If you had been following my previous post, you would notice I've visited a related place named Killing Field of Cheong Eak in Phnom Penh. Wat Thmei is among hundreds of killing fields discovered in Cambodia.

Other than operating as worship place, Wat Thmei also housed a stupa erected as a symbol to honour the innocent souls who had to face the gruesome regime of nasty Pol Pot and also as a reminder to the next generation so that they would not repeat the same mistake ever again.



Siem Reap Part 1: Siem Reap Again?



Siem Reap again?
You can buy money. 
But you can never buy time and youth. 

The return ticket was around RM 455 (KL - Siem Reap). No promotion available. 
But I was so determined to go. 

I am looking forward for two things in Siem Reap. 
One, cycling around Angkor Archeological Center. 
Two, buying Cambodian men's trousers.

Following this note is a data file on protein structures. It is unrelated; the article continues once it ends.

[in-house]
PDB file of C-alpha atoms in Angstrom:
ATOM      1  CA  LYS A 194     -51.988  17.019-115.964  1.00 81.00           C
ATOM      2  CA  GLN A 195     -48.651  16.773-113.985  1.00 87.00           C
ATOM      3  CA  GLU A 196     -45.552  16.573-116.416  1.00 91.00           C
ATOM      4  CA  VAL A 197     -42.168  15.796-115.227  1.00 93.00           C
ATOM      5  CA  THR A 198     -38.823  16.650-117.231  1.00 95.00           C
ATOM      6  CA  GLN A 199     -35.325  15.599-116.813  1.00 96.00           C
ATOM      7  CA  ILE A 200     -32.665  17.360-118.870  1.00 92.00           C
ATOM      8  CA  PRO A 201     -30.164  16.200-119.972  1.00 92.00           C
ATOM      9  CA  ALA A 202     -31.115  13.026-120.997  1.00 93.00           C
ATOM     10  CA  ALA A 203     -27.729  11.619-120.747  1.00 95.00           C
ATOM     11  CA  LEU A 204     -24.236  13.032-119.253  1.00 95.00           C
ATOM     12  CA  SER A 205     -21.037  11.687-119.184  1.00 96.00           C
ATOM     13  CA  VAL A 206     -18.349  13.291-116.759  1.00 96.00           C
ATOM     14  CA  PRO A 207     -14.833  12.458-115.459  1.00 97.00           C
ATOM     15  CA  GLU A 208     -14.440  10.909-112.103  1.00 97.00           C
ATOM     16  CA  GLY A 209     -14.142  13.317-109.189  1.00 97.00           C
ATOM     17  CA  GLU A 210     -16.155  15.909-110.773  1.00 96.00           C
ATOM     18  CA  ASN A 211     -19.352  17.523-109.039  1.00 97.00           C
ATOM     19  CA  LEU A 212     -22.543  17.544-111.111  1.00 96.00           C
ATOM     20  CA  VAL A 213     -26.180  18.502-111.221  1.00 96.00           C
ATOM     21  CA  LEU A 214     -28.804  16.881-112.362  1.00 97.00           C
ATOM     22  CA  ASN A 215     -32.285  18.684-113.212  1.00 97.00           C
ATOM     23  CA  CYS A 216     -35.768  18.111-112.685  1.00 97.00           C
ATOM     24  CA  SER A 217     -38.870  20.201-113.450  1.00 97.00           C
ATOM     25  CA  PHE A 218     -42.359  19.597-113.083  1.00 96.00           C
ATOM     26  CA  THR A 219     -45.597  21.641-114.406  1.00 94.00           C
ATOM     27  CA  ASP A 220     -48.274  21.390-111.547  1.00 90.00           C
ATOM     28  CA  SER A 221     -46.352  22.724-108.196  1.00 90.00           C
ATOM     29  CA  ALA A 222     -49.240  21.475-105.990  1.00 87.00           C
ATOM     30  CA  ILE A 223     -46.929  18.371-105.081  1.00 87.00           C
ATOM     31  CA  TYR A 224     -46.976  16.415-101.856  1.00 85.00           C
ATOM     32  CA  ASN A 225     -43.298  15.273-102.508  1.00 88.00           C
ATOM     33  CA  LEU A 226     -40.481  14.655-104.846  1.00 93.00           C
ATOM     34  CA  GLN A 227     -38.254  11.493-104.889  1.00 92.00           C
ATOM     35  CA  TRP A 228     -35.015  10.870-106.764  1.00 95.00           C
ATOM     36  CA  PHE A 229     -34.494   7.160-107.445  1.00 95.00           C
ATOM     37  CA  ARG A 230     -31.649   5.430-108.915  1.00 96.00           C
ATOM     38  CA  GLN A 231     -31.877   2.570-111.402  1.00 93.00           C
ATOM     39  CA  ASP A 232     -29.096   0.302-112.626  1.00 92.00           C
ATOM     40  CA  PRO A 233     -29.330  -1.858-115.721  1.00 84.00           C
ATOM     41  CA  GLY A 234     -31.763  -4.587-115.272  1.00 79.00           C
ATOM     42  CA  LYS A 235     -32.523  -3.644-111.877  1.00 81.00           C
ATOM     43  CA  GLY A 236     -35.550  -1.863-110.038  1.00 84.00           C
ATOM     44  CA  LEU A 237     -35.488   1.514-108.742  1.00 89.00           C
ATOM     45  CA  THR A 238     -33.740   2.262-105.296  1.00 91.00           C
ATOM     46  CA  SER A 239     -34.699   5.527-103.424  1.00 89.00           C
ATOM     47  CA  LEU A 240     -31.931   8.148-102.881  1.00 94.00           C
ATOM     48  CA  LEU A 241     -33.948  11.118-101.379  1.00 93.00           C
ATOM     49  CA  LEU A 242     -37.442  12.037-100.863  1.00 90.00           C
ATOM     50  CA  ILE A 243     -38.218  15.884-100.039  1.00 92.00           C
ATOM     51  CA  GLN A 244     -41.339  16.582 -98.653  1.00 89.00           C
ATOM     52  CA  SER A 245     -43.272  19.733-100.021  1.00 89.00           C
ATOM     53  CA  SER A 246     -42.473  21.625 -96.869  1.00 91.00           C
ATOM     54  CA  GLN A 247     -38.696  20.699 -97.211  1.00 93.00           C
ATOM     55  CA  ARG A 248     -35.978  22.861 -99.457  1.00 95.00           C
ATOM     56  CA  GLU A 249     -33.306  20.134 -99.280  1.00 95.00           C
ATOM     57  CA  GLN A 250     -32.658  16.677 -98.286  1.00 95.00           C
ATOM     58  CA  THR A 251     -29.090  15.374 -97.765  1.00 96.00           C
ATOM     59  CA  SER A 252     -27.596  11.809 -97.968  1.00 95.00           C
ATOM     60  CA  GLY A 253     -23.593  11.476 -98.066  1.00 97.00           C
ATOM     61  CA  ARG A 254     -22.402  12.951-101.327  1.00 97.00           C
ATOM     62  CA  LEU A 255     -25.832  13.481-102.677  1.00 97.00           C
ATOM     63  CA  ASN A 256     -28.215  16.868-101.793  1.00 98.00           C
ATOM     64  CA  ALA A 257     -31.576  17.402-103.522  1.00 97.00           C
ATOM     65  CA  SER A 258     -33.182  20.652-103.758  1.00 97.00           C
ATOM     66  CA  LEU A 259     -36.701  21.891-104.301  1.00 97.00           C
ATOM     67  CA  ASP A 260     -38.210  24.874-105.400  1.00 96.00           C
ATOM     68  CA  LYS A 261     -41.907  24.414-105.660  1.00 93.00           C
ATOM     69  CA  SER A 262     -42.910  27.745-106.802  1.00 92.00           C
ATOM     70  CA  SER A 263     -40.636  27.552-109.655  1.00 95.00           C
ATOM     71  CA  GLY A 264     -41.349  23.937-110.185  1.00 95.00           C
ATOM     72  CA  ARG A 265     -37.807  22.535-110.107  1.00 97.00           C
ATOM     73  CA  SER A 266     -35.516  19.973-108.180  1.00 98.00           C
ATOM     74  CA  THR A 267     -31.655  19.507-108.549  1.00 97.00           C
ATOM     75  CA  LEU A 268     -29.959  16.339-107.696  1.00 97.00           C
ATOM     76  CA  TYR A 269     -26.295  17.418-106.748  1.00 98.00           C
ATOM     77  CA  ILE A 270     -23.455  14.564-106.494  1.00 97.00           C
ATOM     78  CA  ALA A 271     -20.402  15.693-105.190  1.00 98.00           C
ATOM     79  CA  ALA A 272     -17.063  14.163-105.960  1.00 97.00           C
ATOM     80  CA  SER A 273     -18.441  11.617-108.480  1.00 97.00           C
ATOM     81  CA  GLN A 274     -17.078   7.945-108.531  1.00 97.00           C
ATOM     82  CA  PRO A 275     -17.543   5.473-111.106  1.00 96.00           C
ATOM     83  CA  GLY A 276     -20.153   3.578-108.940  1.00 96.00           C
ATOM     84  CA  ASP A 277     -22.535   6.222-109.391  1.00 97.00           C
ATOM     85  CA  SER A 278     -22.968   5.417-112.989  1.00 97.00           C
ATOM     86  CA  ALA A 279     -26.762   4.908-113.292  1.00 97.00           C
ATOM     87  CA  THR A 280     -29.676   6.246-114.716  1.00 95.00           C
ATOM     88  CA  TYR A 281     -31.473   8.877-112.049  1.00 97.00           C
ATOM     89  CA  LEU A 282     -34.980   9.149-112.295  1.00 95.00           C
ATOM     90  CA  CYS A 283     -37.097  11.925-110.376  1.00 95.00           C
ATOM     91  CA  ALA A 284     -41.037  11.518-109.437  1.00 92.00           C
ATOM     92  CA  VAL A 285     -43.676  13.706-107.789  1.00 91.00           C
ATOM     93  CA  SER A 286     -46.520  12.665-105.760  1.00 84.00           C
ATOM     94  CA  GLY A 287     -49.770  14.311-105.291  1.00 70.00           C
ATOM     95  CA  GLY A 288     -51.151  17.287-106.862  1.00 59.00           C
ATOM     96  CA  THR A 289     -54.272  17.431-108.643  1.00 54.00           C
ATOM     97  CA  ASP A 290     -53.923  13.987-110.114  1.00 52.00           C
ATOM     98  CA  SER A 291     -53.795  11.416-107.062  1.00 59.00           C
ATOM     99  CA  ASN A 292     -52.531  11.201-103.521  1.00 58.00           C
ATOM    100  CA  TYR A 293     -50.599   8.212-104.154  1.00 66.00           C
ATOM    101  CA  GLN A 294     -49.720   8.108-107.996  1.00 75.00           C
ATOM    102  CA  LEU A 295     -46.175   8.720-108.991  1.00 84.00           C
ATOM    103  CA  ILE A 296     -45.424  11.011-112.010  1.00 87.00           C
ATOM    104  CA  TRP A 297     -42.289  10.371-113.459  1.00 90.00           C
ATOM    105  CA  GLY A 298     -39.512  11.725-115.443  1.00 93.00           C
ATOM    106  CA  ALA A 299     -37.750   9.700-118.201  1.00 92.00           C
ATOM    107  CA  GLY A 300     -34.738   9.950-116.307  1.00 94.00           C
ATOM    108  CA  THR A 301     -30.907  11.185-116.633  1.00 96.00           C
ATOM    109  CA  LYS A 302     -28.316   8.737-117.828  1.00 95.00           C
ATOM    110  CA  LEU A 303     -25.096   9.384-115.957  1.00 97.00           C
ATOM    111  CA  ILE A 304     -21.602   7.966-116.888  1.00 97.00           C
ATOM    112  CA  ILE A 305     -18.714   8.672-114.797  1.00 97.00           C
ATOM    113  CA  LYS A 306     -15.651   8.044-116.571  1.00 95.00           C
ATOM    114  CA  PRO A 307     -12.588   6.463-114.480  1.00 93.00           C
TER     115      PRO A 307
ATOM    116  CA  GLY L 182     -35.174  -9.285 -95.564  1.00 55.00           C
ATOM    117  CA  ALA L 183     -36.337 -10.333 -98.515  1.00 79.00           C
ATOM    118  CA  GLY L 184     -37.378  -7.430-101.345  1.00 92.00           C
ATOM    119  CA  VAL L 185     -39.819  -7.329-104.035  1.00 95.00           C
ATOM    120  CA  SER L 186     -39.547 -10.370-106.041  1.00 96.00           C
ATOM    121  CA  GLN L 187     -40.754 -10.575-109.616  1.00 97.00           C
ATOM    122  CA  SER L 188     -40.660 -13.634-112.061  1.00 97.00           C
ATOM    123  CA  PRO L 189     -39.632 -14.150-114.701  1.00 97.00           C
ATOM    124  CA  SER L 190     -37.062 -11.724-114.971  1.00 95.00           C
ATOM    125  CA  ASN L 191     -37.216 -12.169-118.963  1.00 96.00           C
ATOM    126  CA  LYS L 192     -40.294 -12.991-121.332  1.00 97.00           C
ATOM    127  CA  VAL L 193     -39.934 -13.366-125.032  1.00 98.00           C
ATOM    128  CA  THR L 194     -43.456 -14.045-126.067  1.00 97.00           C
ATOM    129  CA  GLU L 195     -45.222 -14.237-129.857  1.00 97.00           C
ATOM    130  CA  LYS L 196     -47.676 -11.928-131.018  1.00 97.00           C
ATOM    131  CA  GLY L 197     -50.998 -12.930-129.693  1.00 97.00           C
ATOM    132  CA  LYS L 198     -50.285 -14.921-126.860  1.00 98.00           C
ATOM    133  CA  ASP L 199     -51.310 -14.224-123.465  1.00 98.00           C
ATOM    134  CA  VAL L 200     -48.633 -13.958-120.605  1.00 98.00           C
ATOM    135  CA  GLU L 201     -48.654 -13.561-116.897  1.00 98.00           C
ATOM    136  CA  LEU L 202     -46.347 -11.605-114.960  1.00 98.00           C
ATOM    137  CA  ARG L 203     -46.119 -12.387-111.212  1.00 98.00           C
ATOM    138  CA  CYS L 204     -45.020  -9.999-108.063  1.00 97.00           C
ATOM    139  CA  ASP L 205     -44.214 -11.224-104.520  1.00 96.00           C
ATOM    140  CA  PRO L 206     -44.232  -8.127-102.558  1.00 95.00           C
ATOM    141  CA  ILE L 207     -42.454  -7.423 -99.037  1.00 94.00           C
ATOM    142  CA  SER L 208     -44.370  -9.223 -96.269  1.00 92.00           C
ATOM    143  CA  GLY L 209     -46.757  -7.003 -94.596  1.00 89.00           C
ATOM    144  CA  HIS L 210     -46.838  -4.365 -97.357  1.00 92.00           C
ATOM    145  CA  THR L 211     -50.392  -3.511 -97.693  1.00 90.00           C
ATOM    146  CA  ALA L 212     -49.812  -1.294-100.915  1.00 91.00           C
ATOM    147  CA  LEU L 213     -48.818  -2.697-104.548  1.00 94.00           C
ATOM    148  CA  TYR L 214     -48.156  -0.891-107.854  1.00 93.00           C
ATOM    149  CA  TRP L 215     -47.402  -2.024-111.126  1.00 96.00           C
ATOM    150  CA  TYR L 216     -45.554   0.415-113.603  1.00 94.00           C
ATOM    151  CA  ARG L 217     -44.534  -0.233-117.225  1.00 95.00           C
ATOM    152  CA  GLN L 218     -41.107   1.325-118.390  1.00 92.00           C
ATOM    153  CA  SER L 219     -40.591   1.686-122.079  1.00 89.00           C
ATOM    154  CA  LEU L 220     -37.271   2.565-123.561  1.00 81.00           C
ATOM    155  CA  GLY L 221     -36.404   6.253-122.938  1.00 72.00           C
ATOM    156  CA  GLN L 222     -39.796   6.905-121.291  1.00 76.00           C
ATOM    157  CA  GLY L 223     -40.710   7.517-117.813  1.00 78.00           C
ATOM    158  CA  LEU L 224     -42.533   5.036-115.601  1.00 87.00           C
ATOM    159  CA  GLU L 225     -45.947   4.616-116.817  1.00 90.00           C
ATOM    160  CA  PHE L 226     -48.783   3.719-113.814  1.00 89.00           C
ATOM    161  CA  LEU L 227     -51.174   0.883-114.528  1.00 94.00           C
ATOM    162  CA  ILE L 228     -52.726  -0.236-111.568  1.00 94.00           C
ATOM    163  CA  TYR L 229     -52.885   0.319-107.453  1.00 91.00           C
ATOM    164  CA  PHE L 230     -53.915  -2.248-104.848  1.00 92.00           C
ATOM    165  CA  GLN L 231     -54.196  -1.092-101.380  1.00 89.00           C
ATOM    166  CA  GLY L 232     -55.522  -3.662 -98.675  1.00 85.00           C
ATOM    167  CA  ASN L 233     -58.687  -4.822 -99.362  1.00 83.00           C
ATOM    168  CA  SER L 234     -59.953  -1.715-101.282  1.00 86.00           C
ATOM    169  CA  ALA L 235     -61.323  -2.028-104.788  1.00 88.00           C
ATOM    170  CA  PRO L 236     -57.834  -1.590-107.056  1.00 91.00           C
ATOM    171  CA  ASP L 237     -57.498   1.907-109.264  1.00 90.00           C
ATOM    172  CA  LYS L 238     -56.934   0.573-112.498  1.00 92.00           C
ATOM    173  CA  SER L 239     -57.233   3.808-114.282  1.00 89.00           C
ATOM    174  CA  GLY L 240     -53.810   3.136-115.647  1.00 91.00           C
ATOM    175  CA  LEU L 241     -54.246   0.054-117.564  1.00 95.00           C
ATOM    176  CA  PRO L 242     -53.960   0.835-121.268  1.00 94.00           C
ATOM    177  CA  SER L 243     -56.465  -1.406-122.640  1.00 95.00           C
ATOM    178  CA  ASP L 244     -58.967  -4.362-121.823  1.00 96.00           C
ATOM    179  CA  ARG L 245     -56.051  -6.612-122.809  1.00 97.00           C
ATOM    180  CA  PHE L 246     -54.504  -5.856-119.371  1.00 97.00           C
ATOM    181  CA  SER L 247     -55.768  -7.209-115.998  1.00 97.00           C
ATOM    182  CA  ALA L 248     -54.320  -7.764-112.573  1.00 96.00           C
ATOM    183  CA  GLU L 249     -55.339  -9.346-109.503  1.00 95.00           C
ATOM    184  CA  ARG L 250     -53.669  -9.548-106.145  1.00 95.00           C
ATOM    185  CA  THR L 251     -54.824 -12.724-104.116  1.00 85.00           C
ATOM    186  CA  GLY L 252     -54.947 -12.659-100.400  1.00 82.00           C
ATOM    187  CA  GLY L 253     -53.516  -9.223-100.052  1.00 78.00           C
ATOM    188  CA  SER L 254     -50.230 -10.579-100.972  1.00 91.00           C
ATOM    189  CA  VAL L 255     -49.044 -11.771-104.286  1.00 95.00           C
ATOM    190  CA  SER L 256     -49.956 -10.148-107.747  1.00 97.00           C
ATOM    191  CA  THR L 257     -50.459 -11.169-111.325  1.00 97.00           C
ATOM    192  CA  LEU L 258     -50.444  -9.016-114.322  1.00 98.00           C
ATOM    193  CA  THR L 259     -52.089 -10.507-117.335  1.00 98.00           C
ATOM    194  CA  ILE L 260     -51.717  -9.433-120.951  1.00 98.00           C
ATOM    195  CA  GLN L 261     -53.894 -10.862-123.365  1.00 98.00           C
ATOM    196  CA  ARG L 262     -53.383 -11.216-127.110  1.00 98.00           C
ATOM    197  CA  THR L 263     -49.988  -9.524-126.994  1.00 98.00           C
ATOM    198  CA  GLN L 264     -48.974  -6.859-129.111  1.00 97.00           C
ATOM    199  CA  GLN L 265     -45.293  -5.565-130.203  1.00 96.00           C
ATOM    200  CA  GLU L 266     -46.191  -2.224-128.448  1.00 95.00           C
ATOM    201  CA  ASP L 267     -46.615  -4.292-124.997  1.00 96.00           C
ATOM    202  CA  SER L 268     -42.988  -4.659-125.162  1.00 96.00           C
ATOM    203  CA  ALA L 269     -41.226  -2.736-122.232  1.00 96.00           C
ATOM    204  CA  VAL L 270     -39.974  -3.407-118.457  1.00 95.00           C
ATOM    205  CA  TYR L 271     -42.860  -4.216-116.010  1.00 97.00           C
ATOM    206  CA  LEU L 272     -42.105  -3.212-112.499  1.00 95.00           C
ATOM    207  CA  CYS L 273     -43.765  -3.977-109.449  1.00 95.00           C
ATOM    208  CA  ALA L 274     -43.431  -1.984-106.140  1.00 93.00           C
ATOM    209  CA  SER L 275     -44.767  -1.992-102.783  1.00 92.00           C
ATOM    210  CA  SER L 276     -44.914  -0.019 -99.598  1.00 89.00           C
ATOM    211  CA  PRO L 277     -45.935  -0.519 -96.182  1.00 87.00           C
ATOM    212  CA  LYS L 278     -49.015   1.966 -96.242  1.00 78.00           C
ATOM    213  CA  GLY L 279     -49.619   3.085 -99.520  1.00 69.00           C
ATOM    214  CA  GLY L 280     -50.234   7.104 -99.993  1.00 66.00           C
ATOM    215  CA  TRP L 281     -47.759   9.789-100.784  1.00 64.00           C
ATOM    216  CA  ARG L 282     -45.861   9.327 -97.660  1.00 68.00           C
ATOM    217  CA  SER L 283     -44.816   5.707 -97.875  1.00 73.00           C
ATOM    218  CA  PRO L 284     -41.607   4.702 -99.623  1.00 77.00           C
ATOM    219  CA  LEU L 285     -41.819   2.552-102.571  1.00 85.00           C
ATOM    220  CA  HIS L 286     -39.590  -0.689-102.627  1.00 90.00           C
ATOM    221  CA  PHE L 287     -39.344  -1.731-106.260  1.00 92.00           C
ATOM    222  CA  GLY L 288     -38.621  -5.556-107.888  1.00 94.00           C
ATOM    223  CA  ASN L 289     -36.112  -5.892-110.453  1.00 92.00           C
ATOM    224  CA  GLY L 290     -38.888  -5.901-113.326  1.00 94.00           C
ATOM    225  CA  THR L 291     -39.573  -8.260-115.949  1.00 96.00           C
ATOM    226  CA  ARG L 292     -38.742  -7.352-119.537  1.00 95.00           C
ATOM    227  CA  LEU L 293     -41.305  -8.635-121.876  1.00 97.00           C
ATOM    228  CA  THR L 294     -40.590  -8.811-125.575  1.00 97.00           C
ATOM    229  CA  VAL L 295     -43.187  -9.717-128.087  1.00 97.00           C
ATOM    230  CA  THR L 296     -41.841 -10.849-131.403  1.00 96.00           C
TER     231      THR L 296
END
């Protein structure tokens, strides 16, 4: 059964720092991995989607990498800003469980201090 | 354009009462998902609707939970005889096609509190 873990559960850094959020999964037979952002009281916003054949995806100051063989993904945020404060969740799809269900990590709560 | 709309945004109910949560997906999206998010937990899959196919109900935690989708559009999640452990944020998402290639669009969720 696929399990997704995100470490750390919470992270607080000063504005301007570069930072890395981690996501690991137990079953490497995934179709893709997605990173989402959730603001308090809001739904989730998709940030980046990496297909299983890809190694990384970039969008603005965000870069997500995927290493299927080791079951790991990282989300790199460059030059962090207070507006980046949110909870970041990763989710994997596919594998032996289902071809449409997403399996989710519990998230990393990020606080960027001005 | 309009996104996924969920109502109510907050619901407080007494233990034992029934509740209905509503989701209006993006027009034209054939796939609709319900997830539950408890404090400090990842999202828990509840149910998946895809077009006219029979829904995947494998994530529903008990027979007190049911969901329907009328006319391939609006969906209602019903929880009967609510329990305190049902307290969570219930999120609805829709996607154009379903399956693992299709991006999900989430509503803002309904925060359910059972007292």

I am going to make both happen this time. This trip.



Monday, 15 April 2013

Pahang Part 2: Tea Party in Cameron Highland!

Welcome to Cameron Highland!

One of the Coolest Place in Malaysia
Let's face it. Whenever it is not raining, Malaysia is hot. So hot, that you would sweat, seconds after you got out of shower. And there are few places where you can at least get a 10% feel of London or USA or wherever cool enough for you to strike a pose in your nice sweater and jacket - Cameron Highland, Genting Highland, just to name a few.



Saturday, 13 April 2013

Pahang Part 1: Cameron Highland - The Chronicles of Roses, Strawberries and Tea




A video I made on our trip in December 2012.
Enjoy.

Hairi Tahir


Selangor Part 1: Tips to Climb Broga Hill

Broga Hill. The first peak.

About Broga
A small town situated 50 km from the city centre of Kuala Lumpur, whereby it sits in between the border of Selangor and Negeri Sembilan. Why the name is Broga? "Broga" was believed to originate from the word "Buragas", a mythical creature living in the forest.